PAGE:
Nationwide housing production rose by 6.9% to a seasonally adjusted annual rate of 760,000 units in June 2012, according to U.S. Census Bureau data. June showed the fastest pace of new-home construction since October 2008.
"This is one more piece of evidence that housing is starting to take back its traditional role of leading the nation out of recession, and tracks with our forecast for continued improvement in new construction through the end of this year," said National Association of Home Builders Chief Economist David Crowe. "While many challenges continue to weigh down the housing recovery - including those related to builders' and buyers' access to credit, poor appraisals and the number of distressed properties in certain markets - production of single-family homes is now the strongest it has been since 2010 due to rising consumer demand brought on by improving market conditions."
Single-family housing starts rose in June for the fourth month to a seasonally adjusted annual rate of 539,000 units, their fastest pace since April of 2010.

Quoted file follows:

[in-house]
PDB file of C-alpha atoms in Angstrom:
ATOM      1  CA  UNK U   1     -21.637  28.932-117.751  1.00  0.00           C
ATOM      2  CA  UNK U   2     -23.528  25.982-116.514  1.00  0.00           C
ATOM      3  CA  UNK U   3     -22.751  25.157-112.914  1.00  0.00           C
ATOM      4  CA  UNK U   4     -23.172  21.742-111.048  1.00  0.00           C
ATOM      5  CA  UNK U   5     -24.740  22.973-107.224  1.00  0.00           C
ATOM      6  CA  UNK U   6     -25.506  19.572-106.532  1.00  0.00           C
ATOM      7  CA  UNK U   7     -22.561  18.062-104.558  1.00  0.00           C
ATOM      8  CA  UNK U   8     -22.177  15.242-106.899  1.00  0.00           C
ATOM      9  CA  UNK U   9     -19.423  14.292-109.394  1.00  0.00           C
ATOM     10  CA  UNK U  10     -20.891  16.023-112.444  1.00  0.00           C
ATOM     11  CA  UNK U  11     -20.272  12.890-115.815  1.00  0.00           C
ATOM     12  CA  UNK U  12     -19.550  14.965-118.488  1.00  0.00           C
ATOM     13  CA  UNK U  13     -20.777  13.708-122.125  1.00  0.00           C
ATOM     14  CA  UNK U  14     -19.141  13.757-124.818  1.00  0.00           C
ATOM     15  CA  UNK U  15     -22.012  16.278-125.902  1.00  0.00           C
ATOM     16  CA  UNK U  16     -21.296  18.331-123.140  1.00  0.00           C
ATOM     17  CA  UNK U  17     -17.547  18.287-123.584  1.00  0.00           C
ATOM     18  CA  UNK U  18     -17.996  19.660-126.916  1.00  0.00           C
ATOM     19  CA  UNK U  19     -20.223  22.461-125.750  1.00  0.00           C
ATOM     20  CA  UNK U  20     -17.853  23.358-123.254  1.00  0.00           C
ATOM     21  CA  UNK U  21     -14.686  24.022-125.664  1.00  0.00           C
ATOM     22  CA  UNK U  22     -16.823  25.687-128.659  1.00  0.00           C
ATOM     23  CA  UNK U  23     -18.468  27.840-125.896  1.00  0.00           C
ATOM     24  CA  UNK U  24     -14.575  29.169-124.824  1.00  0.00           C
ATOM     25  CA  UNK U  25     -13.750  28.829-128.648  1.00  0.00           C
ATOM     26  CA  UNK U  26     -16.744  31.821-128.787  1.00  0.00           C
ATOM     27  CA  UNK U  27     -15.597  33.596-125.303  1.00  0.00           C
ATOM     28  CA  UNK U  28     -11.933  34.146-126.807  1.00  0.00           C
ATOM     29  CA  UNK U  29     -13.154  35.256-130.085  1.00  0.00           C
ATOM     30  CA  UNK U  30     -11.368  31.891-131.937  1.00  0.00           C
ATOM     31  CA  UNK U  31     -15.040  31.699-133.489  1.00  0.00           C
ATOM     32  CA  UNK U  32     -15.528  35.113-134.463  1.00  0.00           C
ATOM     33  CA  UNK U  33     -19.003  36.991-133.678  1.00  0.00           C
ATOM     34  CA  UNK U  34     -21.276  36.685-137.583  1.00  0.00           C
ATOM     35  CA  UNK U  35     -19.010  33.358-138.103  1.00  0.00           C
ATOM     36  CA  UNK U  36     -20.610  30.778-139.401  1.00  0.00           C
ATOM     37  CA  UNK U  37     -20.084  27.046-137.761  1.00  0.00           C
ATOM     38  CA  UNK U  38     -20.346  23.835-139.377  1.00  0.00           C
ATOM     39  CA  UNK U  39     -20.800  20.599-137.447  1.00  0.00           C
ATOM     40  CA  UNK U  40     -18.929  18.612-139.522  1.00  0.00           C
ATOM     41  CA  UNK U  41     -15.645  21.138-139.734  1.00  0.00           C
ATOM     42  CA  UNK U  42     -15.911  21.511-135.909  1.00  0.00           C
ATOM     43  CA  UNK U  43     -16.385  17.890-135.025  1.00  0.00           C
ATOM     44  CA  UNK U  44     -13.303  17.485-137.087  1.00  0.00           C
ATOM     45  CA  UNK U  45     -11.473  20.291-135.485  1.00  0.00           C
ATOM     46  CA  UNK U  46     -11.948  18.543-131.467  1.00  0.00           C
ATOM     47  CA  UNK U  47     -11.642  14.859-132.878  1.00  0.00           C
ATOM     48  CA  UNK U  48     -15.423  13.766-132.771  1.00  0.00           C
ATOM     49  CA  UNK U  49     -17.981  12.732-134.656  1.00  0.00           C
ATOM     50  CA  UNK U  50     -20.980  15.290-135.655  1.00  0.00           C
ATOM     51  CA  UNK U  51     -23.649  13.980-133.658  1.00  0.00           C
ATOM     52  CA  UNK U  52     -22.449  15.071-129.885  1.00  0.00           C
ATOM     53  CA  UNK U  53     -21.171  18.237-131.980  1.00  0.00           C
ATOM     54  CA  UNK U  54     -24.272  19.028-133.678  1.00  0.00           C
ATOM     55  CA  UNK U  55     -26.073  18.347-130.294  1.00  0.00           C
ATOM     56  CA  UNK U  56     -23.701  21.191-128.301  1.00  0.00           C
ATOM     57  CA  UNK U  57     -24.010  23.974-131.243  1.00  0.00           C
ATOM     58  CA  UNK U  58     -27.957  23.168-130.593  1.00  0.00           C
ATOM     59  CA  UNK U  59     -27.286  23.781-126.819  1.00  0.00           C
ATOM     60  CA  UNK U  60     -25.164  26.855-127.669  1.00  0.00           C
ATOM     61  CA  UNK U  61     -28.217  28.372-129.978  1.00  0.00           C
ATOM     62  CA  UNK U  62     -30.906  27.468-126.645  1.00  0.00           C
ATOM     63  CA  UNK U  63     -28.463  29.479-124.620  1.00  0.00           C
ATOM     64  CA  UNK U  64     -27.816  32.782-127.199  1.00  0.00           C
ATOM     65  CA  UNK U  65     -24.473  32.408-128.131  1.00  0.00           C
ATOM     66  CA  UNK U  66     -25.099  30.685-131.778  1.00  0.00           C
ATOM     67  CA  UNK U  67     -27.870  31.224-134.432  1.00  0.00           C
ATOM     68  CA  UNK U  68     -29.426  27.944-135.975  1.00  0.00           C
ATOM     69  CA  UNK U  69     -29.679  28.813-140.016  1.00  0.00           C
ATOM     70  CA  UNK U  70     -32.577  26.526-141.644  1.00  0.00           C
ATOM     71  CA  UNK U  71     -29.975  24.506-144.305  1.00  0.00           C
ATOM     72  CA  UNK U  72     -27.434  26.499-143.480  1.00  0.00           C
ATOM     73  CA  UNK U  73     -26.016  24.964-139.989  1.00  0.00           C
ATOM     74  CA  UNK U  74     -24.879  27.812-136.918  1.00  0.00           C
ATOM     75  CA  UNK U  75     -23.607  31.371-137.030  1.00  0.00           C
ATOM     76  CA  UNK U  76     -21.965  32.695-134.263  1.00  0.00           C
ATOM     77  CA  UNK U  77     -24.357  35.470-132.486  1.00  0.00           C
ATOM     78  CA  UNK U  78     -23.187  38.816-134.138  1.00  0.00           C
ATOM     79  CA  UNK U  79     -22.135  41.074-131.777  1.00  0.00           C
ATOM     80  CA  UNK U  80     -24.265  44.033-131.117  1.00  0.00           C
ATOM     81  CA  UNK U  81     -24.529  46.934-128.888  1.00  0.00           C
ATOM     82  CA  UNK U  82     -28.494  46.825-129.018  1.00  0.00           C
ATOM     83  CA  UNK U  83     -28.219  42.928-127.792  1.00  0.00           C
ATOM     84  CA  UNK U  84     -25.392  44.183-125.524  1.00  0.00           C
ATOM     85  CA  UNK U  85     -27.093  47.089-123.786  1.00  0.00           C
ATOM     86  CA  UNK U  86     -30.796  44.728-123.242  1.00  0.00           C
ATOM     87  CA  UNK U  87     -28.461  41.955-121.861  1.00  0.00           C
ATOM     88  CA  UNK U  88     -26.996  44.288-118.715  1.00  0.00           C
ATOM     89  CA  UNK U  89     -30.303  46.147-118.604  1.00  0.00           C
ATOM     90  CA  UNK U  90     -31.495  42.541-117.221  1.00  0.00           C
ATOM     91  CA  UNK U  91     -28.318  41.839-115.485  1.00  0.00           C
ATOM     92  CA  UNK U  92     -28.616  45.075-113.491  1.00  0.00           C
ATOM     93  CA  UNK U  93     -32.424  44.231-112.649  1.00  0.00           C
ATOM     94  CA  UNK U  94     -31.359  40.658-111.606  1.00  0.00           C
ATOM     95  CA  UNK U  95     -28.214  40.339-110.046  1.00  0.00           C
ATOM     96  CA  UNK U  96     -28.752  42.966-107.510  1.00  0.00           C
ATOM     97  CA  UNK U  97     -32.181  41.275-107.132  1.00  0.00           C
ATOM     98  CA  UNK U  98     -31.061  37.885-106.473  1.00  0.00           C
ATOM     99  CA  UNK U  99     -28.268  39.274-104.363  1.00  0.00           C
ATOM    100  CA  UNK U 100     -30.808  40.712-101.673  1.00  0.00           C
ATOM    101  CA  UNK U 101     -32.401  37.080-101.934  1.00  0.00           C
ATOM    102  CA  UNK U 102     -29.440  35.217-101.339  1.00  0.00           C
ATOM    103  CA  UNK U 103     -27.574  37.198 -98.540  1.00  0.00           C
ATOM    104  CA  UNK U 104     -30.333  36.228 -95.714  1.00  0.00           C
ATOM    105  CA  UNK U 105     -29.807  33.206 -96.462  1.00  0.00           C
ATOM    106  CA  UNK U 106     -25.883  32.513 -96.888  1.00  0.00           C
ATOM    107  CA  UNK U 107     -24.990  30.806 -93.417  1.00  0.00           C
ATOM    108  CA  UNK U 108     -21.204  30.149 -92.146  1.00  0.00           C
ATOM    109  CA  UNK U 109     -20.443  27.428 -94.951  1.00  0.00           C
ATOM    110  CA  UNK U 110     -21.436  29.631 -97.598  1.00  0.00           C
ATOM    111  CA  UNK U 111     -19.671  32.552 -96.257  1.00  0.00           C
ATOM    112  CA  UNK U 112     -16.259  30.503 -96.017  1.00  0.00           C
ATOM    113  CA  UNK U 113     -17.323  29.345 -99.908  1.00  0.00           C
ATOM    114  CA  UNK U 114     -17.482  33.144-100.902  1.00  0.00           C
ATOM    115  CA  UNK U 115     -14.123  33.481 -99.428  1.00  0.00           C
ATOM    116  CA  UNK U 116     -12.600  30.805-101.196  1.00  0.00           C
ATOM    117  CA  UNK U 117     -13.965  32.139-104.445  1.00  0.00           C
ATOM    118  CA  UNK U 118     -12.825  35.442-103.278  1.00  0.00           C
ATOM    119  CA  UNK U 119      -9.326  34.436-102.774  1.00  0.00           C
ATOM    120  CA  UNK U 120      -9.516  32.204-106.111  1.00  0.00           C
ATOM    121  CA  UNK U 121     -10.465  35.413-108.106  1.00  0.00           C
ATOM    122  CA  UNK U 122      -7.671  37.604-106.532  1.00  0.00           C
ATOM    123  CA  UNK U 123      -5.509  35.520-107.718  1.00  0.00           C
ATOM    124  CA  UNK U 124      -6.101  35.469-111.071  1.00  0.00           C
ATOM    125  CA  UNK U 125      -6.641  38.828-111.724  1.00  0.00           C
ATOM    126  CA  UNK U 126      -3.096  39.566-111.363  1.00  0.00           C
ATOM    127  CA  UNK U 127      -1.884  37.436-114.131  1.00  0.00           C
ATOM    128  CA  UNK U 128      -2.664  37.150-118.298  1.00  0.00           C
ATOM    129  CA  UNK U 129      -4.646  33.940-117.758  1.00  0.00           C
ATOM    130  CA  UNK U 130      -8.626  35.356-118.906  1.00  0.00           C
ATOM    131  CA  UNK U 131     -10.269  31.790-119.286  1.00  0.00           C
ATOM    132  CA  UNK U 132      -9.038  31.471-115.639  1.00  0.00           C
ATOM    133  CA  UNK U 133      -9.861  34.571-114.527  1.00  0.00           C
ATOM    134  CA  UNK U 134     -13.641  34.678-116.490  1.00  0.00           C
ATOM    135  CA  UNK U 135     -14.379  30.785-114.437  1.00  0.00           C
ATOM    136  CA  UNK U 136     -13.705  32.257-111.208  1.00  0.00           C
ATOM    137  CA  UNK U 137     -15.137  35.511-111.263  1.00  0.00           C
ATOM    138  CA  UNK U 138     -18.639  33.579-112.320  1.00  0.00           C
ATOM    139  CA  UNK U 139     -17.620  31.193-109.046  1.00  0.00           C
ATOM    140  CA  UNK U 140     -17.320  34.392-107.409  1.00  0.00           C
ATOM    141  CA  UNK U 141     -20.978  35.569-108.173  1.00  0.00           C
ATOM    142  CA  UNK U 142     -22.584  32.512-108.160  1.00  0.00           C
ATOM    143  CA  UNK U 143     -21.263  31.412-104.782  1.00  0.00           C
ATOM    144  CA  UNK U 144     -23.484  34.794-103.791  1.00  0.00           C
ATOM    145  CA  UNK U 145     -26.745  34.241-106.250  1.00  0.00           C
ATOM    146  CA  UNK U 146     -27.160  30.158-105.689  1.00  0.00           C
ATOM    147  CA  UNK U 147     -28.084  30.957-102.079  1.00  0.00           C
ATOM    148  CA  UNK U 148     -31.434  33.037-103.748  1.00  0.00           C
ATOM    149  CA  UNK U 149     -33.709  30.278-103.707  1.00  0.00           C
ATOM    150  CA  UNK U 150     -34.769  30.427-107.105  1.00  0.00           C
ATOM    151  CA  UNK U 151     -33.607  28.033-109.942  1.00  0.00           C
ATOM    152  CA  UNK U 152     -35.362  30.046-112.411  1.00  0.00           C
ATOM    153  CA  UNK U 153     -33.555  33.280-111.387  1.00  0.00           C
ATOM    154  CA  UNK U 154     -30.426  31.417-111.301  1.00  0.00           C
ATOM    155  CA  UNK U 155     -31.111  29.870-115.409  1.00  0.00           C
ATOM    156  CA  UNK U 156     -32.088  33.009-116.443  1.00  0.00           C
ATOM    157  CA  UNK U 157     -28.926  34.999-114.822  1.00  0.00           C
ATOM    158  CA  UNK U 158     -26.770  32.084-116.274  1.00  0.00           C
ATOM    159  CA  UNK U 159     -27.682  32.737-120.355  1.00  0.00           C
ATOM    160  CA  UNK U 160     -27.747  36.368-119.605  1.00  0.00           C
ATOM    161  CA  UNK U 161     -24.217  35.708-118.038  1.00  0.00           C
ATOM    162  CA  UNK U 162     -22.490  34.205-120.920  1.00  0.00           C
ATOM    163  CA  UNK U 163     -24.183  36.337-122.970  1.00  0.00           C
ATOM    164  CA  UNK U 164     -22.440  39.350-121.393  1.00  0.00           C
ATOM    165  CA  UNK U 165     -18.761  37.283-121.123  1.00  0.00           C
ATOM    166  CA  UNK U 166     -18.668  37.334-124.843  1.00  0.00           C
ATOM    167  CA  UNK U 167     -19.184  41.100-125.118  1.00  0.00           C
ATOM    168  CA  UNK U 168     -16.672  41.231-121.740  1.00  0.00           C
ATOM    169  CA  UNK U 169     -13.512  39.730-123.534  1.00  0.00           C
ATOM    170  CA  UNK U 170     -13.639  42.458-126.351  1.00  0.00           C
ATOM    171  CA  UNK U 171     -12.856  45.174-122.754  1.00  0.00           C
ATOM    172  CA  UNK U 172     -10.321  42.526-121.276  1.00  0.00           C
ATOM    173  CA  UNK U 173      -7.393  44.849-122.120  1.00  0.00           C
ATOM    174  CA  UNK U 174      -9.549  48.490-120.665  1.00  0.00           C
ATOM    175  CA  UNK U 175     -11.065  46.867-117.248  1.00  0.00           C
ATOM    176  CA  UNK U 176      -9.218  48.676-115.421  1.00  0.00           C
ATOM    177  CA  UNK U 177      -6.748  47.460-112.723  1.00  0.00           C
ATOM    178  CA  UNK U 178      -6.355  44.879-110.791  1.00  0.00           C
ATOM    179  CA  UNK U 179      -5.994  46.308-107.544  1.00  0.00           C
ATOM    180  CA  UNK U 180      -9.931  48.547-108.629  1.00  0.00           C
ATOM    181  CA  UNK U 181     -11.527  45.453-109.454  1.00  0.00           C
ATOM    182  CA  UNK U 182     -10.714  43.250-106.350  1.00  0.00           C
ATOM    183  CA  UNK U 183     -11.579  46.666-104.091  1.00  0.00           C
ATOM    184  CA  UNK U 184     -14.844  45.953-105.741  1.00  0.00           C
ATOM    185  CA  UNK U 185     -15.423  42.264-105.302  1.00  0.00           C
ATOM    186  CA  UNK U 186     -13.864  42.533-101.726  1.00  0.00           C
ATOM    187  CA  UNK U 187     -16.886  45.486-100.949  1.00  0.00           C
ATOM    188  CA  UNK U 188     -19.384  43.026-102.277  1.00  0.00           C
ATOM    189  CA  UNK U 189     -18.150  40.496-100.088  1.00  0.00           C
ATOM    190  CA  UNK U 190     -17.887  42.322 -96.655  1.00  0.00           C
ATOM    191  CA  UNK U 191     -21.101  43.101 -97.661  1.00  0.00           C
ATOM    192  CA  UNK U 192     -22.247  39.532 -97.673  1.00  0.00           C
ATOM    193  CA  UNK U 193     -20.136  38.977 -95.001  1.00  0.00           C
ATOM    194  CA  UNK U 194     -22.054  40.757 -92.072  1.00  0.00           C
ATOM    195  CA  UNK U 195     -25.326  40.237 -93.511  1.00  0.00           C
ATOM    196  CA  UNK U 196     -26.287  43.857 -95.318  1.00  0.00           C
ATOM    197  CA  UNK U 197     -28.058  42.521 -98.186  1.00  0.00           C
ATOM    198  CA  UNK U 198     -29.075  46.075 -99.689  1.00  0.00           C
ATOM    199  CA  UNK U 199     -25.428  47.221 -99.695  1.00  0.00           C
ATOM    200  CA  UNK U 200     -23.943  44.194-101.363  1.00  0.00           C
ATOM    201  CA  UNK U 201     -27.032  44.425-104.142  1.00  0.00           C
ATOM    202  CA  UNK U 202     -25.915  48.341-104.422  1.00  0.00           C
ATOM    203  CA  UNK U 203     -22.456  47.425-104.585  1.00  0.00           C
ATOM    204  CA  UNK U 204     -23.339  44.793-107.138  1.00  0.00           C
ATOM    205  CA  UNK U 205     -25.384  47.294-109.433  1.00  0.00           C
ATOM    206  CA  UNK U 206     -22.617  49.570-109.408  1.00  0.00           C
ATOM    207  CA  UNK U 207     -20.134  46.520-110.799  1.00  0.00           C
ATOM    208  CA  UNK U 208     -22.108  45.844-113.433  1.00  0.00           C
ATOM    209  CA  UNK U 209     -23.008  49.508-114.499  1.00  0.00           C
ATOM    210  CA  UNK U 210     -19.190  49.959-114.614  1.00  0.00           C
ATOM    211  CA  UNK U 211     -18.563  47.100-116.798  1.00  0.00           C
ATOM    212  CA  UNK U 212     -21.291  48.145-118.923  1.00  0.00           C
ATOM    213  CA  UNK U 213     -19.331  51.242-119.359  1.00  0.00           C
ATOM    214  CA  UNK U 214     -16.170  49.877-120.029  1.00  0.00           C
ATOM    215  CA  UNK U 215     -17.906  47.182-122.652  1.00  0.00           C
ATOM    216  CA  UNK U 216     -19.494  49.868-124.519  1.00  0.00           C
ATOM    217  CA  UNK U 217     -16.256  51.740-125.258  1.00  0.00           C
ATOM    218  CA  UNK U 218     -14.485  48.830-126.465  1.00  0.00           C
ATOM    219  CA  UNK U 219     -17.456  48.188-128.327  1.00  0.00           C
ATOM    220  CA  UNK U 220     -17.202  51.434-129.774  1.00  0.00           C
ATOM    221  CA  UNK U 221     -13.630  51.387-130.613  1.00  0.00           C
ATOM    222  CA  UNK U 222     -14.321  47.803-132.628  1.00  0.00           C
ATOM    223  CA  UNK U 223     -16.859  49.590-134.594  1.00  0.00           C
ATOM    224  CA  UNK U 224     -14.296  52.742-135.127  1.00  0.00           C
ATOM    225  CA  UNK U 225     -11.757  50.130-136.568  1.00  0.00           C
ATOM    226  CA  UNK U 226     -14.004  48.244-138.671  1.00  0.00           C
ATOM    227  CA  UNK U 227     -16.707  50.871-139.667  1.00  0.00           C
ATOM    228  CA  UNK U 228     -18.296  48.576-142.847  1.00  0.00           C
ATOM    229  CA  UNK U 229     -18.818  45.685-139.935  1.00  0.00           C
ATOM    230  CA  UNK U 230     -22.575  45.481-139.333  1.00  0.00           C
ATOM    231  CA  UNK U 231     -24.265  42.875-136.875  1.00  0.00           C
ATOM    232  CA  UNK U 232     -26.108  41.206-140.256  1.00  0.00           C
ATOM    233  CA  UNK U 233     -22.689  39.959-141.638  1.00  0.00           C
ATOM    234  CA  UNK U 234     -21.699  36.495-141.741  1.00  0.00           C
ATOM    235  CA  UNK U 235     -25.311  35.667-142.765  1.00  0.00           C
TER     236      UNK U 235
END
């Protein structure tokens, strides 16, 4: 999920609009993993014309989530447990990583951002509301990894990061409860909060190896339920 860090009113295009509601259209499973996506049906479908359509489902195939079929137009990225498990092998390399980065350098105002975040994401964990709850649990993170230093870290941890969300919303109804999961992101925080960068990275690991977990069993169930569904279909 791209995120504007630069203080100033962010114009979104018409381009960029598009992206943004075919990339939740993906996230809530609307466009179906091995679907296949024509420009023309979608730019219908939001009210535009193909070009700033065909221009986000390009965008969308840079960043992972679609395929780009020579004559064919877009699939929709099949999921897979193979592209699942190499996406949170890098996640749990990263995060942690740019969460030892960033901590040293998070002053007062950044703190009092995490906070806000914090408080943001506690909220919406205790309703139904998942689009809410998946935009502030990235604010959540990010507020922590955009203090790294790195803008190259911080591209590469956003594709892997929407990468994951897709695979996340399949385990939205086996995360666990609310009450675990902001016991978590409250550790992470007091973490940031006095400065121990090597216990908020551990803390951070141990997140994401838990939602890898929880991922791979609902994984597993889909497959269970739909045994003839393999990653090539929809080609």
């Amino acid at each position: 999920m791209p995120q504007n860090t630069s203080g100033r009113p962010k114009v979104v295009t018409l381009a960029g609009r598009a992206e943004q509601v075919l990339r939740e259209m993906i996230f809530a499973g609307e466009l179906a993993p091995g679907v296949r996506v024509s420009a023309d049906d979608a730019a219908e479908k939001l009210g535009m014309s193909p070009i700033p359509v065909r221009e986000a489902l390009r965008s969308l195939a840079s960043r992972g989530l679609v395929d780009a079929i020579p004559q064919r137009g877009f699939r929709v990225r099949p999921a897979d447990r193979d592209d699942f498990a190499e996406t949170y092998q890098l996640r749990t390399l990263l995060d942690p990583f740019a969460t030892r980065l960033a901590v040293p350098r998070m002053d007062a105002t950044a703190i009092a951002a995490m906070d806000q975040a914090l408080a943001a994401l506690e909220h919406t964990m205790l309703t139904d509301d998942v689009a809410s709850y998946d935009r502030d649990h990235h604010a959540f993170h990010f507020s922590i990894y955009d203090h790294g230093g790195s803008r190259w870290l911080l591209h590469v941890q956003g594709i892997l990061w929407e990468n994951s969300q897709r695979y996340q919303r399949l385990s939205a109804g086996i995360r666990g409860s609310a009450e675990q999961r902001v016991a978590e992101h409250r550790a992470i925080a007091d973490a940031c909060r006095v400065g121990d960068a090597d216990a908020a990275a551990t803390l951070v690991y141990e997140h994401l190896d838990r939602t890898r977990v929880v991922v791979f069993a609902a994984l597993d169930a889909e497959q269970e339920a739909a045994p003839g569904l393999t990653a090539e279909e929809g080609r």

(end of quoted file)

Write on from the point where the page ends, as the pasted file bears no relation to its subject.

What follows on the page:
Multifamily starts rose 12.8% to 221,000 units.
June saw monthly volatility on the multifamily side of the business, but single-family starts were up in every U.S. region.
"This good report is in keeping with the results of our latest builder confidence survey, in which many of our members said that they are seeing an influx of more serious buyers to the new-homes market this summer," observed Barry Rutenberg, NAHB chairman and a home builder from Gainesville, FL. "What's especially encouraging is that, as consumers realize the advantages of purchasing a newly built home while prices and interest rates are so favorable, builders are able to put more crews back to work on construction sites across the country. This in turn is helping spur local economic growth, and policymakers need to be very careful to not take any steps that would derail the beginnings of such a positive trend at this crucial time."
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